An individual who is a veritable giant retard in their field; one who has achieved a level of responsibility without any level of competence; a supremely underqualified person
Etymology: Derived from the name of the original bozard, possibly a contraction of "bozo" and "retard".
What brings this up? The original bozard (name witheld to protect the idiot) is the facilities manager for our Harrisburg franchise, where I will be teaching next week. Since I'm not anywhere near Harrisburg if I can help it, as the person in charge of computers, he is going to do my setup for the highly technical J2EE class that I will be running next week. He asked me what the setup was, and I referred him to the setup guide for the class- every J2EE class is very different in how it handles setup, and I'd rather tie the setup to the courseware I'll be teaching from. Not having my own copy of the setup guide, he's on his own to read it himself. I strained him, apparently.
Today I got an email from the facilities manager, the system administrator for the facility. The computer manager. The server admin. The network admin. The guy who makes ALL THE COMPUTER STUFF WORK.
I have finished creating the Java VPC, but I am not 100% confident with it. I will have one of our instructors look at it tomorrow. I followed the setup guide, but am unsure of a few things it mentioned, like setting an environment variable?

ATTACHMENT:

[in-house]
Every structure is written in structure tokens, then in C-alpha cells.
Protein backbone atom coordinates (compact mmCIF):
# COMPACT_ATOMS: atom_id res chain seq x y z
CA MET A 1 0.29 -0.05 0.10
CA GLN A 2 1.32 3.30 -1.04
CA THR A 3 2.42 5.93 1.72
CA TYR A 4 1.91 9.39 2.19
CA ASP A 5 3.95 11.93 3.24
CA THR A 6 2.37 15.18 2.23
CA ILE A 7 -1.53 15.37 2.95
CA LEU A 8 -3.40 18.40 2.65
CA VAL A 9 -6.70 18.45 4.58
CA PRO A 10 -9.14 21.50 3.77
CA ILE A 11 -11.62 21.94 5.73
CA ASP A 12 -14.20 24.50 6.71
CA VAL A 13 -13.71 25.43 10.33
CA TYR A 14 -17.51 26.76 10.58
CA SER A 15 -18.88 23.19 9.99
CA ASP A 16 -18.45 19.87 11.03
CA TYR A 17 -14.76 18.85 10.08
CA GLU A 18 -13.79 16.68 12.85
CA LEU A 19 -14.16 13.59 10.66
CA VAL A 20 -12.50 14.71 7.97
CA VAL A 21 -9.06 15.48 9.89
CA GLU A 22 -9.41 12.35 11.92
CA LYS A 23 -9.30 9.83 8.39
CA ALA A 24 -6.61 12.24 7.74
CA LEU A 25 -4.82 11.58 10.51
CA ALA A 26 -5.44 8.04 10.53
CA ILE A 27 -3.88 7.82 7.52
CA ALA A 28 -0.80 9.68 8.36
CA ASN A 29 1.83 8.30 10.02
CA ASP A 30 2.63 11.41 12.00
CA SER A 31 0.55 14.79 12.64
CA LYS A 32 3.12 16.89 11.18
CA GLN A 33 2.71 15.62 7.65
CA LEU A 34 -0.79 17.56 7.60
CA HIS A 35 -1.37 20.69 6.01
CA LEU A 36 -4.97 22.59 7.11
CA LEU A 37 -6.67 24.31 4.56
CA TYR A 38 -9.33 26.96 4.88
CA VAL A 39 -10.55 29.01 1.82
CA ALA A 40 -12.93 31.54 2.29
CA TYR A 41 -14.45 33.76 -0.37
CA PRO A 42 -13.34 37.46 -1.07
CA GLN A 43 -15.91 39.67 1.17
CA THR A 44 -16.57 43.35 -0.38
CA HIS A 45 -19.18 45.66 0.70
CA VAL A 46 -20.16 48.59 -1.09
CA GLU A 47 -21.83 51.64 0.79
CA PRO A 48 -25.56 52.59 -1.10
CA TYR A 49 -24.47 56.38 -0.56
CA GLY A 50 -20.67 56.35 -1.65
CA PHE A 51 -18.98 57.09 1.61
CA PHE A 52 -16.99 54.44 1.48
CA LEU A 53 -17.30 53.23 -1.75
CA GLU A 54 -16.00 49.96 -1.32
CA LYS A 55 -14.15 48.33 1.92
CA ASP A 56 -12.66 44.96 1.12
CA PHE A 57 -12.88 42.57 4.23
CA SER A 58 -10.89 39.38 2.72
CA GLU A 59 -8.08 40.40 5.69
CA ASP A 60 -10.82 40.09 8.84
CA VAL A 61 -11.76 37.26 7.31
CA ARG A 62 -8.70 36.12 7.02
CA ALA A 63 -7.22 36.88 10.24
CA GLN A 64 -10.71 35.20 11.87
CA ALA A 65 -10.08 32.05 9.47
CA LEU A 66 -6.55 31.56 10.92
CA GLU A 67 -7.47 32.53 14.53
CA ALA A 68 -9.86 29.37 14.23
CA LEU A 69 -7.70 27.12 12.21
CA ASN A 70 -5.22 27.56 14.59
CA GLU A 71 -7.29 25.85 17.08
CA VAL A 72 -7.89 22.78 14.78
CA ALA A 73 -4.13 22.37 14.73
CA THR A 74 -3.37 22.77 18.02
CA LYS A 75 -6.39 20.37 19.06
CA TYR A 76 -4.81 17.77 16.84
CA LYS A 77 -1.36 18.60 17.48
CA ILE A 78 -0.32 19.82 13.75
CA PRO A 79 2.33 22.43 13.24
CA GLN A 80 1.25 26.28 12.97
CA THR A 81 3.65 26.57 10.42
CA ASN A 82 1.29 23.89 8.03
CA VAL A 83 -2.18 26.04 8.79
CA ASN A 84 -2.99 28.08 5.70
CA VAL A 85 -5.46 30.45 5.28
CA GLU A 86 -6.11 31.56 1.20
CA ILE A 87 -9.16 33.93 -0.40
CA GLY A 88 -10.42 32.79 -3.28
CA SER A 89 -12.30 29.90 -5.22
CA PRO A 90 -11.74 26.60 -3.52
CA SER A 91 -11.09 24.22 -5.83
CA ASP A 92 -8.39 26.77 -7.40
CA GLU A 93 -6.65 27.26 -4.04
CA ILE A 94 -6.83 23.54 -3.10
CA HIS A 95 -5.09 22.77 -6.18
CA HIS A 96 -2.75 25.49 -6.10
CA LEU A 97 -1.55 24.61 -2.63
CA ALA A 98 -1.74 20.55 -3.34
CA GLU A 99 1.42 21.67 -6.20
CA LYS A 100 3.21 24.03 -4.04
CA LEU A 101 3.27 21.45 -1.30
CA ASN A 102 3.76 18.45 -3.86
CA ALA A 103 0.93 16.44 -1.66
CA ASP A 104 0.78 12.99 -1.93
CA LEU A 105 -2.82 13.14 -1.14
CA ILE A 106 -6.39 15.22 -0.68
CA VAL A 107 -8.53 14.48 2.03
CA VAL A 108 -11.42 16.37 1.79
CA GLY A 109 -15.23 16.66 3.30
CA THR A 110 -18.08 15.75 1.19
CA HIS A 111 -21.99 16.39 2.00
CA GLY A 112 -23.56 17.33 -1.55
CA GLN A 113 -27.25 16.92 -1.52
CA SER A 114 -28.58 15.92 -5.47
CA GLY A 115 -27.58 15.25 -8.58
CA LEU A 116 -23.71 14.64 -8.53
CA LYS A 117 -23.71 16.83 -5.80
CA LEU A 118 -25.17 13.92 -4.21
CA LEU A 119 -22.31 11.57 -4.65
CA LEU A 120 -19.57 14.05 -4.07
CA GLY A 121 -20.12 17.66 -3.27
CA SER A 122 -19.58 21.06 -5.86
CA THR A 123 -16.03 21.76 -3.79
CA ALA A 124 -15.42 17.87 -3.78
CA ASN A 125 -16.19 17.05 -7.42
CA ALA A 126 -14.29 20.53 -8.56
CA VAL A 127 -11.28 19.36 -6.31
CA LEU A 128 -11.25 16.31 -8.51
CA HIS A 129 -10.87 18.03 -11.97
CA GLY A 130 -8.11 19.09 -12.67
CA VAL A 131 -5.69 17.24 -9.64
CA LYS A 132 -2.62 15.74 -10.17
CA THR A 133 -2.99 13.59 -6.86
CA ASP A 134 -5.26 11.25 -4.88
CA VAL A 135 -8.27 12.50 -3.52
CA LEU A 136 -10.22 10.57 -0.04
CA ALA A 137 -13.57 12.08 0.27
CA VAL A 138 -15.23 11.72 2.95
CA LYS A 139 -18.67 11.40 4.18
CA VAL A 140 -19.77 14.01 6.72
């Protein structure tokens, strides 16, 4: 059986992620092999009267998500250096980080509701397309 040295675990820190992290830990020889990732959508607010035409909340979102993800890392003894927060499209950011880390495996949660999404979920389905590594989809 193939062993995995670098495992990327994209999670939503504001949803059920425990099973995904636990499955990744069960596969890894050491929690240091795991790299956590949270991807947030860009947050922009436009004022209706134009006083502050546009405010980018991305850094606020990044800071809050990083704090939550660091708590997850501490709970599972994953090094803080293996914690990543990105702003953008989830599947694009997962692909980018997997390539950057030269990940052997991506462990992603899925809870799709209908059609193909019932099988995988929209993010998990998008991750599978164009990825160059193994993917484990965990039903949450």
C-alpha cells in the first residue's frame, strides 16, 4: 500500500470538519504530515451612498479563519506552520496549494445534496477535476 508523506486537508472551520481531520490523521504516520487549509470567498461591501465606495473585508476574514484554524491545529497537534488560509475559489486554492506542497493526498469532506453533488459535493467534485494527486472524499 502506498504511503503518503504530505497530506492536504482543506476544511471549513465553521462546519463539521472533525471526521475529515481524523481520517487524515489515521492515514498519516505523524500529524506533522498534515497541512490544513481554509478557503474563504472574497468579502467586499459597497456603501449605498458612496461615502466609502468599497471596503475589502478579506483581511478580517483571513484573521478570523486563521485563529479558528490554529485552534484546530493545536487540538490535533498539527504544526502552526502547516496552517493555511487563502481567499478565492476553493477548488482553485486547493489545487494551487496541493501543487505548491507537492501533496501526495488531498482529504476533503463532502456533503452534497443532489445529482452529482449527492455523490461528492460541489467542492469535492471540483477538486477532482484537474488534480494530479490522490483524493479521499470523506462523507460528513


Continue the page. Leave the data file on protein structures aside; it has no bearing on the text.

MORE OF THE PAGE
Like setting an environment variable. Now, your average Windows user wouldn't know how to do this. I wouldn't expect them to. A system administrator however, should really have some idea of what an environment variable- which can be important for managing your system- is. Even if they don't, one would hope they can use Google (first link has it covered).
Sadly, this is my second interaction with the original bozard. The previous incident involved a Unix class that was going to be run at a client site in the Harrisburg area. Now, in this case, the setup guide is outdated, so I told him to setup a Virtual PC image (used in all the classes we teach) and use the ISOs that can be downloaded for FreeBSD to install that flavor of Unix onto the Virtual PC. This also required that Virtual PC be installed on all the client machines to host this.
First, he couldn't find the FreeBSD isos. I reiterated FREEBSD-DOT-ORG, and eventually, he managed to find them. The installer then thwarted him. Now, for a normal user, this might be intimidating, but for a SYSTEM ADMINISTRATOR, one would think they could handle "Just next your way through and when it asks you what software to install, check ALL". Frustrated with incompetence, I got the facilities manager at the Albany center to do the install for me and burn it to DVD, along with the VPC installer, because it looked like the bozard was also incapable of getting to the client site to drop off the software so that the client's sysadmins could install it. Not only could the bozard NOT make it to the client site, he couldn't find anyone else, or make any other arrangement for getting the software to the client site before I had to teach the class. All of the installs had to be done the day of class. A multi-gig VPC file had to be copied from a network server to all the client computers which took no small amount of time. The client was unhappy later, and now the class is being rerun.
So there you have it kids. Don't be a bozard.